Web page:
Search engine ads offer a great way to drum up business. When people want to find a product or service, they often head to their favorite search engine and type in some relevant keywords. Then, the search engine provides them with pages of results. You can buy ad space at the top of the search results (or elsewhere) so customers will see your web design ads.
Search Engine Marketing, however, is a skill and art in its own right. Further, running ads can be expensive, and if you don’t convert, you could waste your budget. When it comes to ad, we recommend that web designers and other companies set aside a budget. We also recommend, however, that you diversify your methods.
7. Your Own Website
Speaking of search engines and web design leads, you should definitely have your own website. First, it’ll be proof of your talents. Second, with the right search engine optimization, you’ll draw in organic leads. Generally speaking, organic leads are higher in quality than your typical paid leads.
However, SEO takes A LOT of effort. This is especially true for competitive terms like “web designer” or “website company”. A lot of other websites are already established, and filled with the high-quality, compelling content that search engines love. Yes, you should run SEO campaigns and produce great content, but it can take years to move up high enough in search engine rankings.
8. Job Boards
This is a bit of an unconventional method, but several of our staff members found success by hunting down job postings and then pitching the people who put up the posting. It goes like this: you search for a “web designer” job position. Then, you email the company who put up the posting and let them know that while you’re not looking for job, you’d be happy to provide professional services.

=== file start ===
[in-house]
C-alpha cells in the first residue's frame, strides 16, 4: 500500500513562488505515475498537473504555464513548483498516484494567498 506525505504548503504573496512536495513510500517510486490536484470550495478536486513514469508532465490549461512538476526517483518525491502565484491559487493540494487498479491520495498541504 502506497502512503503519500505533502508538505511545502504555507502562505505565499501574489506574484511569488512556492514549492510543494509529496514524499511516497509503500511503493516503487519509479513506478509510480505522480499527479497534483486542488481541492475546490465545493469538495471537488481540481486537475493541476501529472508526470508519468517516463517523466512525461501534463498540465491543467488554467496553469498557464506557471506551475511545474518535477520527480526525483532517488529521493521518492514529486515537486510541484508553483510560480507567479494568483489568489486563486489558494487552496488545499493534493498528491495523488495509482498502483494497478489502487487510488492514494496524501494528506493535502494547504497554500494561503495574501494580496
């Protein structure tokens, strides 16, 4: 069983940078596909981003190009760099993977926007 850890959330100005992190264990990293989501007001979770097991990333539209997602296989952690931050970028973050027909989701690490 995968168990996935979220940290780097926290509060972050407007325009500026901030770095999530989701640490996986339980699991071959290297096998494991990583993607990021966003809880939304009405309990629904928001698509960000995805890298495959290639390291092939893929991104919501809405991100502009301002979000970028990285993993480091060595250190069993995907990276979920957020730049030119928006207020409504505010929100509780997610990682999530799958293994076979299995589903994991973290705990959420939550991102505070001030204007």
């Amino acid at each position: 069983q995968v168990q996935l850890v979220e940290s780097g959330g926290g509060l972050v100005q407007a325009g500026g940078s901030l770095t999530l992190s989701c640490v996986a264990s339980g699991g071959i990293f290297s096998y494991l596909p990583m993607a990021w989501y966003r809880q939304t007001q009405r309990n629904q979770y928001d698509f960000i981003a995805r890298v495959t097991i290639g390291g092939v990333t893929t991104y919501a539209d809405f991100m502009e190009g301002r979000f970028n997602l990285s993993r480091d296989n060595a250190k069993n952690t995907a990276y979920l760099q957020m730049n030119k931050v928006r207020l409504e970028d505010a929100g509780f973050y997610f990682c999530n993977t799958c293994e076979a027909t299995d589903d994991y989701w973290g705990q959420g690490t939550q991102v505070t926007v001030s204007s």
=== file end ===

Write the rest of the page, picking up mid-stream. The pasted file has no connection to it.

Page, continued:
This can generate results, but it’s hit or miss. Many companies you contact may end up rebuffing you, but you can definitely uncover leads this way. However, this method can be very time consuming, and the results are often mixed.
Reddit offers a lot of opportunities for web designers and freelancers. First, there are subreddits that focus on freelancing, “for hire”, and web development. Hit these subreddits up and see if there are any interesting opportunities. This can be time consuming and you might have to slog through a lot of irrelevant stuff to find good leads, but it can be effective.
You can also buy ads on Reddit, which are generally quite cheap. Usually, ads on Reddit will be much cheaper than comparative search engine ads. Meanwhile, with the right targeting and by selecting the right subreddits, you can engage highly relevant audiences.
Yelp is a great way to find local small businesses. These days, Yelp is basically the “Yellow Pages” for companies, and especially small brick and mortar establishments, such as restaurants. You can dig through Yelp and find small businesses. Then, you can contact them.
Our staff members have had A LOT of success using this method, but it comes with some drawbacks. First, you have to cold call. Second, it can take a lot of time to find and contact companies. Third, Yelp listings are often out of date. Still, Yelp is a great resource that you shouldn’t overlook.